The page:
Tuesday, 26 April 2022

Marla Ahlgrimm: There Is No “Quick” Way To Check For A Hormone Imbalance

Marla Ahlgrimm
There are certain times in a woman’s lives where hormones are almost certainly the culprit of their symptoms. However, according to Marla Ahlgrimm, it’s not as easy as just offering one quick test to determine the core problem of a suspected hormone imbalance. This is because our hormone levels change from day to day, and even an hour by hour. For women, hormones are different at different points throughout the menstrual cycle, and they’re even affected by things such as what you’ve eaten and how much stress you’re under. 
Marla Ahlgrimm also explains that there are more than 50 different hormones in the human body, and there is no single test that can measure all of them. The best way to get your doctor to “check your hormones” is to start by describing symptoms, such as hot flashes or missed periods. Once you sit down and tell your doctor what’s wrong, they can pretty easily count out or consider other causes outside of a hormone imbalance. 

Monday, 4 April 2022

What Is This Thing? Marla Ahlgrimm On The Menstrual Cup

Marla Ahlgrimm

Menstrual cups aren’t new to feminine hygiene. However, according to Marla Ahlgrimm, although first released in the 1930s, menstrual cups have only recently begun to get widespread attention. 
Q: What is a menstrual cup? 
Marla Ahlgrimm: A menstrual cup is an alternative to traditional pads and tampons. They are small devices that look like an inverted bell, which are inserted into the vagina opening side up. They work by collecting blood and forming an airtight seal to prevent it from leaking into a woman’s underwear.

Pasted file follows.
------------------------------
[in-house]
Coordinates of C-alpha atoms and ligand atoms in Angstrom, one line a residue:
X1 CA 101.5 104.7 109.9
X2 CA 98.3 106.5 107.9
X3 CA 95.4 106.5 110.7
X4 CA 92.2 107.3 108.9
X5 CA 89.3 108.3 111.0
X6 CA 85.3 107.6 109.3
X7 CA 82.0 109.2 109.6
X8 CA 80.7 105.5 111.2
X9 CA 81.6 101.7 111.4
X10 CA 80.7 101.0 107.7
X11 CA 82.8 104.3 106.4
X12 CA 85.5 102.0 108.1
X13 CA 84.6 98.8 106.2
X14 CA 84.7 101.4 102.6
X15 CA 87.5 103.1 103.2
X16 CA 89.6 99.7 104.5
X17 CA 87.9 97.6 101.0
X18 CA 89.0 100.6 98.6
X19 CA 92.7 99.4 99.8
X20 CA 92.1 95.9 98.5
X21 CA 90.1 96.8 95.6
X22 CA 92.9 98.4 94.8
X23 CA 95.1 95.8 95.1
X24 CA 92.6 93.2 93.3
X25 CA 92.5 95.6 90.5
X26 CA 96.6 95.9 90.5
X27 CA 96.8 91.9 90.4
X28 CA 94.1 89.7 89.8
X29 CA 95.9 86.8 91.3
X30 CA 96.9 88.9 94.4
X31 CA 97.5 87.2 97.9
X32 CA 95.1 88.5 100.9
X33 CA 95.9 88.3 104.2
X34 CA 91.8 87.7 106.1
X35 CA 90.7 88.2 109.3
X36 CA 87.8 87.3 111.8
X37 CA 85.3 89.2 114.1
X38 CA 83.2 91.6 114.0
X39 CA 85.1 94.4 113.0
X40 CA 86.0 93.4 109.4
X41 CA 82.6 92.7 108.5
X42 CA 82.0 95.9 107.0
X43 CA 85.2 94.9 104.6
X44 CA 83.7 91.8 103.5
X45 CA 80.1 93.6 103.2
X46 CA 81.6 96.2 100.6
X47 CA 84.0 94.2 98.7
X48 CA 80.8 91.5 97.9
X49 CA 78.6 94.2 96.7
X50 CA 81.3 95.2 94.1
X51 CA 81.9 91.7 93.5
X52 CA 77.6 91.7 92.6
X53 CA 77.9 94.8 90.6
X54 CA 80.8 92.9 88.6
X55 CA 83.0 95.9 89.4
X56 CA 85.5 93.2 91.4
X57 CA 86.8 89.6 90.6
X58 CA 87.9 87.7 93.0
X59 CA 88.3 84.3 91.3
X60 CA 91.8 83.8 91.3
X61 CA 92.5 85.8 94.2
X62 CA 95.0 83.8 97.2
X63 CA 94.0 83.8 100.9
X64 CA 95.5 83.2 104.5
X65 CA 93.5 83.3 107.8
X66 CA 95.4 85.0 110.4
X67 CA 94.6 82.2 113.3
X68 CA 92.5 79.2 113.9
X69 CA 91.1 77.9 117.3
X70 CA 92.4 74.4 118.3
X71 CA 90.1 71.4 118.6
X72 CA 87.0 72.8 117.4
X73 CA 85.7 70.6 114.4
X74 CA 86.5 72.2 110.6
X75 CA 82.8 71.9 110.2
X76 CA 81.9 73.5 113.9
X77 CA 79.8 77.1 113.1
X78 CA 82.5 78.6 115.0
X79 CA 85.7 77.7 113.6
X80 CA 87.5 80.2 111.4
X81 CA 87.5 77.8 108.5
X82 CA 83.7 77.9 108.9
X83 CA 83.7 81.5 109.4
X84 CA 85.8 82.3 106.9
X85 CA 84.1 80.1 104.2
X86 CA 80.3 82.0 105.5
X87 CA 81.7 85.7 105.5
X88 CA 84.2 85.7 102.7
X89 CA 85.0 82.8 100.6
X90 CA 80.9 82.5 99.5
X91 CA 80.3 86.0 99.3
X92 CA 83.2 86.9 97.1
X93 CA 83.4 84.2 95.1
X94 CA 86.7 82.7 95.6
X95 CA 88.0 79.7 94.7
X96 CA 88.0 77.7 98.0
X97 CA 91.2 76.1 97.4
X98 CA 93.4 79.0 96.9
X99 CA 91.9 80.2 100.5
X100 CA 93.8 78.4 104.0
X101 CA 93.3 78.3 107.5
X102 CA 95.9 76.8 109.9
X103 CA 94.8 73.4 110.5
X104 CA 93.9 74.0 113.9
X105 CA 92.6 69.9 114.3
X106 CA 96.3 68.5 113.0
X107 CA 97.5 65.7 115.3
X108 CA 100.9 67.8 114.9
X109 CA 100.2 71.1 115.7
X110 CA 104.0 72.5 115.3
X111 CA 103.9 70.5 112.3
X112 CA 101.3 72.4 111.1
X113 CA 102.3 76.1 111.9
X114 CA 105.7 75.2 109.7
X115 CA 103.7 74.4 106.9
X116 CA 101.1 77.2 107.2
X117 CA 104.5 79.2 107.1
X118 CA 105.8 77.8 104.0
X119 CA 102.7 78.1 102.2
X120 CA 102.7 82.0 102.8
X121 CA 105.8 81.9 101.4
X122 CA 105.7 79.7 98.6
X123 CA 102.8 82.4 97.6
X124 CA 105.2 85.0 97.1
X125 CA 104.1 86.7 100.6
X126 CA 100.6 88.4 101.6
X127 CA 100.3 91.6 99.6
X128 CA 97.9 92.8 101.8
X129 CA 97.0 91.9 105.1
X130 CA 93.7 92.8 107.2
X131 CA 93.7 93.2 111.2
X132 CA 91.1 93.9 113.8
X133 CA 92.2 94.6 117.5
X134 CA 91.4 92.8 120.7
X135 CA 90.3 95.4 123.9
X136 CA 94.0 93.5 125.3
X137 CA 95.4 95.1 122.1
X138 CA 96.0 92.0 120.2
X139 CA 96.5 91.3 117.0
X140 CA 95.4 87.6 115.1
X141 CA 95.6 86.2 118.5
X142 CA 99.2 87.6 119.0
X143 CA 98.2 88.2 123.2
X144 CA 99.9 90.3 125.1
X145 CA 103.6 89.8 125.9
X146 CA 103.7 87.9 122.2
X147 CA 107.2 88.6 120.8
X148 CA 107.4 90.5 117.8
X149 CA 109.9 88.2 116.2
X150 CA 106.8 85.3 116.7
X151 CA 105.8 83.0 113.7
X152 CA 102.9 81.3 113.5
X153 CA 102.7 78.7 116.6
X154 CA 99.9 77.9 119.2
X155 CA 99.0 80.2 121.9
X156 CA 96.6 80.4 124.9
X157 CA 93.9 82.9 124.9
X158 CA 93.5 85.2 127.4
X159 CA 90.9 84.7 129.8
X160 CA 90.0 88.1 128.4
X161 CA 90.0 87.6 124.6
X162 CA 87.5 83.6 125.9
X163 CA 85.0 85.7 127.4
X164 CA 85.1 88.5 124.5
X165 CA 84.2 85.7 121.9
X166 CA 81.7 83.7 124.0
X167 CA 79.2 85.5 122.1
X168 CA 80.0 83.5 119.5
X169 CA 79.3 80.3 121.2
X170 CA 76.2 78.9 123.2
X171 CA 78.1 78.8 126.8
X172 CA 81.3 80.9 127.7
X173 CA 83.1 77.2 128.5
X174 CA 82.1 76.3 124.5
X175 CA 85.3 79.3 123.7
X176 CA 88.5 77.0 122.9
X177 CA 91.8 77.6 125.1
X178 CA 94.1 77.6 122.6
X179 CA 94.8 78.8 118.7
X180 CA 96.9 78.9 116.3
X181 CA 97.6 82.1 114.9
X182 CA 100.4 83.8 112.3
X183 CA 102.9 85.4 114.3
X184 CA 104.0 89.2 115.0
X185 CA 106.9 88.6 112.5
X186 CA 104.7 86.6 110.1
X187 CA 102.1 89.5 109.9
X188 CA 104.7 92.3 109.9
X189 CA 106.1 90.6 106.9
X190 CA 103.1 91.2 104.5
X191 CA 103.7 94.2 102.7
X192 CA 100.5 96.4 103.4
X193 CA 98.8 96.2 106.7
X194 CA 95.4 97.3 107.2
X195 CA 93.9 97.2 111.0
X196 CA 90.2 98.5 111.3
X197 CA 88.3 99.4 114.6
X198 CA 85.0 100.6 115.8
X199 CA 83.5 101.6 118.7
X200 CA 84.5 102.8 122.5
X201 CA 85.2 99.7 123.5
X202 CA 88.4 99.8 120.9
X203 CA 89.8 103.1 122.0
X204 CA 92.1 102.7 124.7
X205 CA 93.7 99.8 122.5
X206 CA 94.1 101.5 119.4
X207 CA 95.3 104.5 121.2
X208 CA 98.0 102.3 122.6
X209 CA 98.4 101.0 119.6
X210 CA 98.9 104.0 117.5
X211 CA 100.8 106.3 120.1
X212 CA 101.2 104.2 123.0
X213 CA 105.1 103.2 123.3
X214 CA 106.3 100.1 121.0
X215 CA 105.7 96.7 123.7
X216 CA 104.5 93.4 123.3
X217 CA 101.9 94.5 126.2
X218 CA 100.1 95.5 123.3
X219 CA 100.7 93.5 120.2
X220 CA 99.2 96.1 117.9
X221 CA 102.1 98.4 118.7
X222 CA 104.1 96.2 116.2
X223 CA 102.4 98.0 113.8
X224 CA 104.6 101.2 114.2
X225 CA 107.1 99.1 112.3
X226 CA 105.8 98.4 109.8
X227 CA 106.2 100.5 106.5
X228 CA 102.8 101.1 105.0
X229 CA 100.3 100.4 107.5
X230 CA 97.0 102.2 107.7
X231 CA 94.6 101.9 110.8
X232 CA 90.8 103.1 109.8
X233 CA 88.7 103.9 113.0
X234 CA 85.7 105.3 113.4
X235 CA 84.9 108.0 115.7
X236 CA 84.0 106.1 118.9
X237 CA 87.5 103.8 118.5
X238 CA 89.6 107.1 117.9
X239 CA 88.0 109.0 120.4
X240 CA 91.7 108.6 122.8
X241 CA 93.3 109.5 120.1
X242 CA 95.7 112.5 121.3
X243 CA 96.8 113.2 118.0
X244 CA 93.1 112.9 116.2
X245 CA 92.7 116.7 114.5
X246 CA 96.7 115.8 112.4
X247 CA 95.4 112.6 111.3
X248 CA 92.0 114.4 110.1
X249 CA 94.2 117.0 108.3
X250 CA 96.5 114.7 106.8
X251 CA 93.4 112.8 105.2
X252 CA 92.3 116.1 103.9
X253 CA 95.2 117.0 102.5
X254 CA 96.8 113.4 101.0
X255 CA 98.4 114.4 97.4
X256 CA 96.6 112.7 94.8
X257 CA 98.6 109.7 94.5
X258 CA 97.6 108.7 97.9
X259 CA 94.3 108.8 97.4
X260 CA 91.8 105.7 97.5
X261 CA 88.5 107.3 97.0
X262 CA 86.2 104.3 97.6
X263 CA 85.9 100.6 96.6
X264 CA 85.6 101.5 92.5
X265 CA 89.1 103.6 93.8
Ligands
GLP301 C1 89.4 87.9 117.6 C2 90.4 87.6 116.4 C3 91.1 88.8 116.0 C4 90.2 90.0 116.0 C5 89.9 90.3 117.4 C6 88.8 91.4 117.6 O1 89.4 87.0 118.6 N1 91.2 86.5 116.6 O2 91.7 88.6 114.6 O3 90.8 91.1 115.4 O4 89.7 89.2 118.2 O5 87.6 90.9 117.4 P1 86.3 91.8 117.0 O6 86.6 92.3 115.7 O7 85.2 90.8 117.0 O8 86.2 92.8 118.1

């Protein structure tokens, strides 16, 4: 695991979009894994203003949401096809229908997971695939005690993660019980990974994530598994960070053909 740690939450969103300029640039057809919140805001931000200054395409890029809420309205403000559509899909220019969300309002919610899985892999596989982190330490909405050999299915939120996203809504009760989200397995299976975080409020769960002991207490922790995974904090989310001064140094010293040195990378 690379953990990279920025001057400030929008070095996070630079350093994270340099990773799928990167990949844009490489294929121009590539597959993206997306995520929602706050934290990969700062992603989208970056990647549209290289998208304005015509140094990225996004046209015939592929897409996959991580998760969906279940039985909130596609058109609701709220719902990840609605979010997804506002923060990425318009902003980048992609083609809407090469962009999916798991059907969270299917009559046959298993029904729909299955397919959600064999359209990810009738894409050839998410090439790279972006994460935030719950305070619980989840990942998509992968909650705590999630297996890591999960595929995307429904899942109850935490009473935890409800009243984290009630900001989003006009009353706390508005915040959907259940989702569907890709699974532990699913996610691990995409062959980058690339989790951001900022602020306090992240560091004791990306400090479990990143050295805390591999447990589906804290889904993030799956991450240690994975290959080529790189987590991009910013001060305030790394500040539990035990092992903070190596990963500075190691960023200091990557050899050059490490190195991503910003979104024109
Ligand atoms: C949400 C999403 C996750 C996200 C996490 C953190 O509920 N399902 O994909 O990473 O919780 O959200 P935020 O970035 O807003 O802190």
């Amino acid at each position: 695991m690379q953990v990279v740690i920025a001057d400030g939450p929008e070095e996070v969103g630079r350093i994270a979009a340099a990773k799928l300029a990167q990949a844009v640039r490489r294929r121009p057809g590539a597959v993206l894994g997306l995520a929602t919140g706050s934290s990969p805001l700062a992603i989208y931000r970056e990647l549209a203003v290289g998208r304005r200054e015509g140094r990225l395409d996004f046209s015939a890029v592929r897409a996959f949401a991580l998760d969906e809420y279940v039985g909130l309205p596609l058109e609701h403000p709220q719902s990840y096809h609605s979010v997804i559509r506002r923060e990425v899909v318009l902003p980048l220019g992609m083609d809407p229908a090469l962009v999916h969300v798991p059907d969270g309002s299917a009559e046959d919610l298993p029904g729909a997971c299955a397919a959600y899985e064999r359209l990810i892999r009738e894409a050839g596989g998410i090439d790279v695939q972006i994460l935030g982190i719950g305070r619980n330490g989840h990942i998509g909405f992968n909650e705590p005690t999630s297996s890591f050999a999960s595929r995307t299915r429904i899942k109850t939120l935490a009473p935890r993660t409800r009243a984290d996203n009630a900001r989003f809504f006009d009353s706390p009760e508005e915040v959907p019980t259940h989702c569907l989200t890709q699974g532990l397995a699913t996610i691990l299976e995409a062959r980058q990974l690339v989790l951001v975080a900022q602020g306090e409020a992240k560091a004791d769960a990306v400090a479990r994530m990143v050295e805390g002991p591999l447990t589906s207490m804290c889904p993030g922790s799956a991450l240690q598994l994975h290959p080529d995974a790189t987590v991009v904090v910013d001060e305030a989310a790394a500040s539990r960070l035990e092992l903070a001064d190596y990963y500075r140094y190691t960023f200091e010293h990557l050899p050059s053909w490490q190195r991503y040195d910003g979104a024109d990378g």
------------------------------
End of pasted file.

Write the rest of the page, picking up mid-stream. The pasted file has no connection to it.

Wednesday, 23 March 2022

Marla Ahlgrimm | Do I Have PMS?

Marla Ahlgrimm

Marla Ahlgrimm is the co-author of Self-Help For Premenstrual Syndrome. Today, she touches on a few things all women should know about PMS. 
Q: What is PMS? 
Marla Ahlgrimm: Simply put, PMS is a biological function of a woman’s body preparing for gestation each month. It can result in everything from headaches and cramps to fatigue and irritability. Unfortunately, these symptoms have historically been attributed to women “rejecting the feminine role.” The good news is that, despite what the historical patriarchy might have us believe, PMS is natural, and there are many things you can do to help yourself feel better. 

Wednesday, 2 March 2022

Marla Ahlgrimm: Tips For Women’s Week

Marla Ahlgrimm

Each year in May, the FDA declares one week dedicated to women’s health. In 2022, this is May 9th through the 15th. Today, Marla Ahlgrimm shares a few ways that you can make yourself a priority when it’s time to celebrate being a woman. 
Schedule a visit with your doctor. 
Each year, our bodies change. The older we get, the faster these changes happen. Make time to visit your primary health care provider for an annual well visit. Marla Ahlgrimm says that this is especially important if you put off visiting the doctor during the worst of the coronavirus crisis.


twitter Delicious facebook Digg Stumbleupon Favorites More